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Category Archives: Ranting

I hate writing aliens.

Okay, that’s not true. Aliens are fine as long as there are people to make comparisons but they are really hard to write in isolation.

The Ewts, who are currently giving me the most trouble, are a species that I have put a lot of thought into and I’m currently churning my way through writing a language for them. Their problem is Empathy. No not caring part, let me explain.

When crafting an alien race there are a few simple steps: 1) pick an animal to base their morphology on 2) Pick a trait that makes them different from humans 3) Repeat step 2 4) Extrapolate.

For the ewts this is: Newts, Undetermined Gender and Empathy. Here follows the extrapolation.

So for a start the ewt philosophy is very centred around water, to the point of river worship, not to mention a deep seated view that events are implacable unless countered with a good front crawl. Their surroundings are dangerous, but they bread quickly leading to a safety in numbers attitude and a deep seated idea that they have to fight for what they have, but against their environment as much as themselves.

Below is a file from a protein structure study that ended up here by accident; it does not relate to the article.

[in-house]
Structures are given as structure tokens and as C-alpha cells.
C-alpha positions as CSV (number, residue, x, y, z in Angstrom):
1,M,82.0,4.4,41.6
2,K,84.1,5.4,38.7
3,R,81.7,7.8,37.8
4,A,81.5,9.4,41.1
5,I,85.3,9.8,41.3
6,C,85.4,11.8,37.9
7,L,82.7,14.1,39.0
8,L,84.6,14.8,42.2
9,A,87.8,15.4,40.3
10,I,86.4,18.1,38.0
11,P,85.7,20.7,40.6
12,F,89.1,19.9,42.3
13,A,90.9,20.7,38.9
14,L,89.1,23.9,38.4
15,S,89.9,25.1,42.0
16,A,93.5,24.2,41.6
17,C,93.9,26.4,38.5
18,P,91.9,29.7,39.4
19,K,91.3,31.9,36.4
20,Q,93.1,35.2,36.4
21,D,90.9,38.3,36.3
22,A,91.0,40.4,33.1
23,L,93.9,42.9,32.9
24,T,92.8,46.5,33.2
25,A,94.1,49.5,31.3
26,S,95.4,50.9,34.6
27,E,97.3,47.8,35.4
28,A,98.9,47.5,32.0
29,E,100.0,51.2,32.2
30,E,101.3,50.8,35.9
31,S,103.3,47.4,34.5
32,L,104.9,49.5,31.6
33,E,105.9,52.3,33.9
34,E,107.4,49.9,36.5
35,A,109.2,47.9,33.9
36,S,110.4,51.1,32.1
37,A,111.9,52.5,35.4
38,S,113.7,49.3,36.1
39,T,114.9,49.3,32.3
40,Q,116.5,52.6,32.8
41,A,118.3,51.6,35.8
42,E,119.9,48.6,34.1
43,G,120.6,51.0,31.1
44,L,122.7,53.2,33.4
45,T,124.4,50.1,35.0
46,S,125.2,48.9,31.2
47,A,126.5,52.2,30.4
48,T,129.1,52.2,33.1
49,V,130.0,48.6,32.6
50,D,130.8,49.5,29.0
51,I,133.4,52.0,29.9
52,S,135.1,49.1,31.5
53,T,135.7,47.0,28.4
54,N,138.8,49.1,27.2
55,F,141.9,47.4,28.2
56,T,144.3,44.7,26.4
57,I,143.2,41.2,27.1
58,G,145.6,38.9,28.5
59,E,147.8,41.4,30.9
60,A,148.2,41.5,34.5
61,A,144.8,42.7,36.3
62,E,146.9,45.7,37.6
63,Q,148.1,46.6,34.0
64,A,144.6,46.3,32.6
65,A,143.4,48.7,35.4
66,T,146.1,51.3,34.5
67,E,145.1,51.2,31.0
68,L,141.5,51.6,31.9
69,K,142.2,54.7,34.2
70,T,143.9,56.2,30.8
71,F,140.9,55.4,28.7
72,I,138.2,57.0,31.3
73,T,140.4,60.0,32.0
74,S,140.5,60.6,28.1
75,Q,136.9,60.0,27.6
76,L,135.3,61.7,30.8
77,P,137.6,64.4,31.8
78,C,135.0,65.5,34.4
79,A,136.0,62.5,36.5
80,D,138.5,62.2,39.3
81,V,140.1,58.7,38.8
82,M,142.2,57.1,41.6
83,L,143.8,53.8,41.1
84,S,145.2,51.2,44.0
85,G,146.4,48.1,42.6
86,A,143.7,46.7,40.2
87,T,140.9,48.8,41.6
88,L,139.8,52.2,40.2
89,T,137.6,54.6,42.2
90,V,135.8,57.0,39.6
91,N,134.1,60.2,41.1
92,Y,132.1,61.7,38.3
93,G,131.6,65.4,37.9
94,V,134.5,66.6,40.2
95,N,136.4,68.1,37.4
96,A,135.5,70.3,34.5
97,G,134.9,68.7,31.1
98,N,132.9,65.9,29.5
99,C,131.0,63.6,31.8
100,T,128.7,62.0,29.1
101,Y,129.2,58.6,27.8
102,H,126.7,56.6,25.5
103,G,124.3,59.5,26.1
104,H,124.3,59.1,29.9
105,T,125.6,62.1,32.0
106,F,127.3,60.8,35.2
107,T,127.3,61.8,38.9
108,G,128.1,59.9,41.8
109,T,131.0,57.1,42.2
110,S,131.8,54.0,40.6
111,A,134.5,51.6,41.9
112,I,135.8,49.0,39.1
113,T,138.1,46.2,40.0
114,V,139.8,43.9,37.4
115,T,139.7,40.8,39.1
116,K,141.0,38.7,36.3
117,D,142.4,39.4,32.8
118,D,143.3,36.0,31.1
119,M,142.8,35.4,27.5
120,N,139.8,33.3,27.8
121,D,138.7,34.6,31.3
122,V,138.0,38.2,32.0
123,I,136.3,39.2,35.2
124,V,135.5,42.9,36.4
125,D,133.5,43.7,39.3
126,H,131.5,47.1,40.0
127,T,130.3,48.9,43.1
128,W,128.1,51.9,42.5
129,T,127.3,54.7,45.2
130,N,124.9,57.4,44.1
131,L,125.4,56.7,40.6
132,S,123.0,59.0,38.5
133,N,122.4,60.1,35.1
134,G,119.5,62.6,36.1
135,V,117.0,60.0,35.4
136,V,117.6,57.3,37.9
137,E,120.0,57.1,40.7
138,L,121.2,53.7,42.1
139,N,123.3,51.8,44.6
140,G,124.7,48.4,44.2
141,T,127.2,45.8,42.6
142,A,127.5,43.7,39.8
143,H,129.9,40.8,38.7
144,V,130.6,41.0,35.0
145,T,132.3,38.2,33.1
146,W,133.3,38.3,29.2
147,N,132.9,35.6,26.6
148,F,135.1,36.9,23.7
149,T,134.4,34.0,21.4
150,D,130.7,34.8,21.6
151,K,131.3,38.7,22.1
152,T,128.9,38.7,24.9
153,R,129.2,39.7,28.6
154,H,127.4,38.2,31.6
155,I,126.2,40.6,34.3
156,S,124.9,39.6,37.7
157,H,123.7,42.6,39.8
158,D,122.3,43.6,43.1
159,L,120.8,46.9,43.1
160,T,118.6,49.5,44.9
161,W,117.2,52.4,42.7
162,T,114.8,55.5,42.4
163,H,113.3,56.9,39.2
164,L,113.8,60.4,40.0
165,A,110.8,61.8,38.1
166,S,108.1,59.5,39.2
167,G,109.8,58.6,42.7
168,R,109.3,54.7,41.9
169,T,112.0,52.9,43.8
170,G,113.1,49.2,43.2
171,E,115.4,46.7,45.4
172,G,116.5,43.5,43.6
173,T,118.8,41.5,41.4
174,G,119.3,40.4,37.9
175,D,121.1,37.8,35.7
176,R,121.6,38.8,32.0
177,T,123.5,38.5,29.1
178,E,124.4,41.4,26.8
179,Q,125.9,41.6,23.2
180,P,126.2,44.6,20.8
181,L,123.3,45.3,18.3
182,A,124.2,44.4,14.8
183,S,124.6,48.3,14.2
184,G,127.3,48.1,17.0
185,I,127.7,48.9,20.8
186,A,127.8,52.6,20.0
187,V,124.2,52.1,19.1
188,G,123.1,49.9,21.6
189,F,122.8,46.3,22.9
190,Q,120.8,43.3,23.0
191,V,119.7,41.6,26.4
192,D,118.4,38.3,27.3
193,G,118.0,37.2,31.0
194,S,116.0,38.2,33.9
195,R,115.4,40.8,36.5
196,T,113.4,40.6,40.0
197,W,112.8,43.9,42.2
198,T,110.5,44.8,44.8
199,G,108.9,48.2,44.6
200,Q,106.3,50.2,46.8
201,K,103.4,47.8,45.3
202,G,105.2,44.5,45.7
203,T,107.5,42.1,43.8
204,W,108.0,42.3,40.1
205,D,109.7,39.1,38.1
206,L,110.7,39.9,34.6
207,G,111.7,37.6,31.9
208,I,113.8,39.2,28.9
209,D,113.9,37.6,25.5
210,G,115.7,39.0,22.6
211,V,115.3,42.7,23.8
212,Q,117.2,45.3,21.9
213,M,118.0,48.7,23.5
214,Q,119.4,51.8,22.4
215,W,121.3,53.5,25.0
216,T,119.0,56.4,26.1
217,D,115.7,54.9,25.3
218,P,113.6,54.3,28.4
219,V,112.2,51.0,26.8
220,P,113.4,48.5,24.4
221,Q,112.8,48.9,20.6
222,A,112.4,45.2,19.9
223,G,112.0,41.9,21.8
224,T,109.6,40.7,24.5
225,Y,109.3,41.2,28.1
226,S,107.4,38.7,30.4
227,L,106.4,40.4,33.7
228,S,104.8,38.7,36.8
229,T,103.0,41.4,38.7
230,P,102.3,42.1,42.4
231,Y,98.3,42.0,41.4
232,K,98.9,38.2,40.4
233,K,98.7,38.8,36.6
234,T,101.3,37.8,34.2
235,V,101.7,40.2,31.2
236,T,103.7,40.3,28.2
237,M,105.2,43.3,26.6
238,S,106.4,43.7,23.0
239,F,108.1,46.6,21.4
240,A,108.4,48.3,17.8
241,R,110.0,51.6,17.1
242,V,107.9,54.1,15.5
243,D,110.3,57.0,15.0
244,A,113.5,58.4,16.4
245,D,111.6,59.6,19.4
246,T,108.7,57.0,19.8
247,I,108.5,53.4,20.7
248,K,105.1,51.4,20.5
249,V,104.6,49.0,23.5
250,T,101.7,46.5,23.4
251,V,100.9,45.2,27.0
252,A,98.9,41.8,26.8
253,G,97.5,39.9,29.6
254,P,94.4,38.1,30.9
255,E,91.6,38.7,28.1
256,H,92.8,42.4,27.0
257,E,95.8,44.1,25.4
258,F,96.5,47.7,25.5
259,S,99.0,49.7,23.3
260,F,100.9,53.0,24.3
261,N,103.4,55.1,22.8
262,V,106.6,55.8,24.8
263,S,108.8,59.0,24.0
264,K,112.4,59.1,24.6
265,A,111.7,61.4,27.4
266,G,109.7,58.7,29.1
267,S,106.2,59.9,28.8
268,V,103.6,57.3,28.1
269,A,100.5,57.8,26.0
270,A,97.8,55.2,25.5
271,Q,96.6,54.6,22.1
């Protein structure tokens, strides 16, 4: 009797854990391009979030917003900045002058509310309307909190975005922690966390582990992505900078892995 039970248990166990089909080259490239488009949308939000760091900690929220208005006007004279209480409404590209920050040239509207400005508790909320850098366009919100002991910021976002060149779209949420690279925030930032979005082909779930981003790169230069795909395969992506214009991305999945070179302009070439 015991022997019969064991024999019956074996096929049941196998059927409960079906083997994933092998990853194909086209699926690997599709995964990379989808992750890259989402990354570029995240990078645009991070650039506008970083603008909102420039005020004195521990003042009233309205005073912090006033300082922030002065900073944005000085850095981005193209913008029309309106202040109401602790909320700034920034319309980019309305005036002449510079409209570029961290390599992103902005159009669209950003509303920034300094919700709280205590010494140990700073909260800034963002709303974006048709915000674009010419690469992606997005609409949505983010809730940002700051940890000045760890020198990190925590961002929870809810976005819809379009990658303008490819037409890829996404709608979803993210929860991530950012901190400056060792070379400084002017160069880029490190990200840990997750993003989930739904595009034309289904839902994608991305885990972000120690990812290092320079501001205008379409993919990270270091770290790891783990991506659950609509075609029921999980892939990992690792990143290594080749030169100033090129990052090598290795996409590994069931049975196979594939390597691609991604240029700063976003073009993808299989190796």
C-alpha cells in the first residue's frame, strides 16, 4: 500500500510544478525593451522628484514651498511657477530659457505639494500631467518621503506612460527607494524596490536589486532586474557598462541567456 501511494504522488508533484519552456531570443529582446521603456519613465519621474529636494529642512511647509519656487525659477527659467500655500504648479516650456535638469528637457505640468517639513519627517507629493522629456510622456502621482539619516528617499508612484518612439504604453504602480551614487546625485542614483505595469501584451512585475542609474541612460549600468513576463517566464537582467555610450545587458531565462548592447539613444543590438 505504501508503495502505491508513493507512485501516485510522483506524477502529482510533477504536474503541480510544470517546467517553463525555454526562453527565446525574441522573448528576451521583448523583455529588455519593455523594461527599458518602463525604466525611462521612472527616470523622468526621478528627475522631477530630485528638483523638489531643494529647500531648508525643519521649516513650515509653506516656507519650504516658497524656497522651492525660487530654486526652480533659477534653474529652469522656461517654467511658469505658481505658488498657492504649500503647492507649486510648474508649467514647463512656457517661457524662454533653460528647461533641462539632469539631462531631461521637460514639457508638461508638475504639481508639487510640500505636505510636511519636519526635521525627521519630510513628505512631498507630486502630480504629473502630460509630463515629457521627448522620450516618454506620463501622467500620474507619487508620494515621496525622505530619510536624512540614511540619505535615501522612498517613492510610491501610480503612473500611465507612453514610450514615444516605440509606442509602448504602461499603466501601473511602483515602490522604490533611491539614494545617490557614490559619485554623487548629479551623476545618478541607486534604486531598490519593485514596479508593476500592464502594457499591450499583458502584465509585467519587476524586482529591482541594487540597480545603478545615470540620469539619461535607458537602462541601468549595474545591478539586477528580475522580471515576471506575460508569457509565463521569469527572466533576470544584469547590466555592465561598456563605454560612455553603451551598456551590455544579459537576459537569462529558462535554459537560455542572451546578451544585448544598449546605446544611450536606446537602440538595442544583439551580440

The undetermined gender (ie, the same ewt may fulfil different gender roles at different times) wipes out a lot of the immediate prejudices and because of this ewts have a precedence to treat people as if they can achieve anything they wish too. Racial prejudice is just as popular as in humanity but ewts have never formed a caste system, or a monarchy as the idea that a man can be predestined by their birth has never sat well.

Finally, the most complicated concept is Empathy. Ewts, along with quite a few of the dominant hunters on their planet, can pick up on the minds of other creatures at a distance. In the Vast Worlds canon this is due to the same quantum resonance effect the Altairians use for telekinesis but the ewts use it purely to gather information with no actual effect on their target.